Despite the church’s growing diversity, there is one question that Donald Kelly hears over and over: How can he, a black man, belong to a church that didn’t allow full membership for blacks until 1978?
“I don’t look at [the church’s past position on race] as much as I do the way this church helps me become a better person today,” says Kelly, 28, of West Palm Beach.
Born in Jamaica, he converted to Mormonism in the 8th grade, the only one in his family to do so. He was one of the few black students at Brigham Young University-Idaho, where he was student body president.
“It’s so white there, I couldn’t find someone to cut my hair,” he says.
For Kelly, the Mormon tenants of hard work and education align with his goals of getting an MBA, “at Harvard or Wharton,” then starting a business, getting into private equity funding and eventually, politics.
If his desired career path sounds similar to that of a particular Republican presidential candidate, well, perhaps, yet Kelly won’t say who he’s supporting in the election.
“What I love about the church is they never talk politics,” he says. “Although as a church member, I feel closer to the Republican side of things.”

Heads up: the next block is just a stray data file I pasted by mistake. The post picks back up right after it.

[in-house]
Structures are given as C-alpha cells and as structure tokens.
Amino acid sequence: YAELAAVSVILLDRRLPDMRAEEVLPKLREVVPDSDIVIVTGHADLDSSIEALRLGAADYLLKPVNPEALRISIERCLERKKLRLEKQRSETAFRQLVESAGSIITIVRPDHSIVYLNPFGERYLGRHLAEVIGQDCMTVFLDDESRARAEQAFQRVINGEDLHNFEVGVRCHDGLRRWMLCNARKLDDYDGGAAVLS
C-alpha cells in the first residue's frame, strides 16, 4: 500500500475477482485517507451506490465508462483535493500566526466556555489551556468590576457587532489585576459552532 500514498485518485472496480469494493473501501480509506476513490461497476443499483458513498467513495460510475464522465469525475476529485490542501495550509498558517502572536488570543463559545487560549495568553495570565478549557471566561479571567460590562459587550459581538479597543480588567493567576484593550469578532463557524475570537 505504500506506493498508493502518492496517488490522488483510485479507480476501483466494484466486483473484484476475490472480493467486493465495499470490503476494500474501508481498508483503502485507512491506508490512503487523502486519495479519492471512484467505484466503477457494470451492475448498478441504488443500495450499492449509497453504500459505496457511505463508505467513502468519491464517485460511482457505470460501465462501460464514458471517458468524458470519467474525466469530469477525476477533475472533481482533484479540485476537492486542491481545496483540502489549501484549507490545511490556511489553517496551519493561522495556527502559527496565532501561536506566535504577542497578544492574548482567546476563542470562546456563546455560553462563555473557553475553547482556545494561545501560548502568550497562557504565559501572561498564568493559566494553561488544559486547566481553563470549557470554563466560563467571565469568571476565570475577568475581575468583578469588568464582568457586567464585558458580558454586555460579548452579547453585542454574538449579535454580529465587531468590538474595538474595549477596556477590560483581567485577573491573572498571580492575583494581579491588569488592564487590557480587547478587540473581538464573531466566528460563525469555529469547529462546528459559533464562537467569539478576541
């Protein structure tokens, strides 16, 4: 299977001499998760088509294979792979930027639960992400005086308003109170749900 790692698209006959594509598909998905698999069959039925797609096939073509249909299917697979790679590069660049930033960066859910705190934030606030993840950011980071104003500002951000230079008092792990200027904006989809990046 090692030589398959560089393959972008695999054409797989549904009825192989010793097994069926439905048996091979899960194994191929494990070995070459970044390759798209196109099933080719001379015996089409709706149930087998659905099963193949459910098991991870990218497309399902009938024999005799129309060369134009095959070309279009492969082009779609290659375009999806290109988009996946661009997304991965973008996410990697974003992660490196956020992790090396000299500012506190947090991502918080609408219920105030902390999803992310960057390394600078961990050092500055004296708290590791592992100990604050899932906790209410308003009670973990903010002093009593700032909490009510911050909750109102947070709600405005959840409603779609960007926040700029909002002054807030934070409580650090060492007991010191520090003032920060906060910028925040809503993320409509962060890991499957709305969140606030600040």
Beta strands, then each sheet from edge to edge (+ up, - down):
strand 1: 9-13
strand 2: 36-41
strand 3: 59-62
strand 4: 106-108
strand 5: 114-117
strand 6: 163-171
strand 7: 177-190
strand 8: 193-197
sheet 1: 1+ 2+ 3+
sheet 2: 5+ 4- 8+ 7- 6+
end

Outwardly, Mormon life doesn’t look much different from anyone else’s, but members’ weeks brim with church activities.
The Mormon week starts with three hours of church on Sunday. Monday Home Evenings are set aside for Gospel study, games and family activities. Youth groups meet once a week, and single adults have their own weekly meetings. Every morning before school, high school students gather at their local churches at 5 or 6 a.m. to learn about God.
Activities like the Mormon teen dance in Boca Raton are designed to reinforce Mormon values while giving kids who can’t wear bikinis to the beach or date until they’re 16 a place to feel normal.
“Mormon kids often feel a little different from their peers,” says Shauna Hostetler, a lifelong LDS member from Wellington. “We try to help them feel proud of being different.”
Barbara Marshall is a staff writer for The Palm Beach Post, a Miami Herald news partner.